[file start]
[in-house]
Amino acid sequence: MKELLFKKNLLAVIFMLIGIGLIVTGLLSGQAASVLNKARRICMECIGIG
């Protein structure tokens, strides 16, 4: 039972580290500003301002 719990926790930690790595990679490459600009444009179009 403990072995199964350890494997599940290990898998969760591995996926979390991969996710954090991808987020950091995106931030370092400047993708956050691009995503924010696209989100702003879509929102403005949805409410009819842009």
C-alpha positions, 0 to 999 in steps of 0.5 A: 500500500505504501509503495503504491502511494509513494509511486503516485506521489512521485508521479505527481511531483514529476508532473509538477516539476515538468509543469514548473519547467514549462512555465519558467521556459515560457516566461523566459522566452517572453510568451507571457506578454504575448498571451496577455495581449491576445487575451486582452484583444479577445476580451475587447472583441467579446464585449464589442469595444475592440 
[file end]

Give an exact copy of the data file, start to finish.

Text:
[in-house]
Amino acid sequence: MKELLFKKNLLAVIFMLIGIGLIVTGLLSGQAASVLNKARRICMECIGIG
């Protein structure tokens, strides 16, 4: 039972580290500003301002 719990926790930690790595990679490459600009444009179009 403990072995199964350890494997599940290990898998969760591995996926979390991969996710954090991808987020950091995106931030370092400047993708956050691009995503924010696209989100702003879509929102403005949805409410009819842009």
C-alpha positions, 0 to 999 in steps of 0.5 A: 500500500505504501509503495503504491502511494509513494509511486503516485506521489512521485508521479505527481511531483514529476508532473509538477516539476515538468509543469514548473519547467514549462512555465519558467521556459515560457516566461523566459522566452517572453510568451507571457506578454504575448498571451496577455495581449491576445487575451486582452484583444479577445476580451475587447472583441467579446464585449464589442469595444475592440 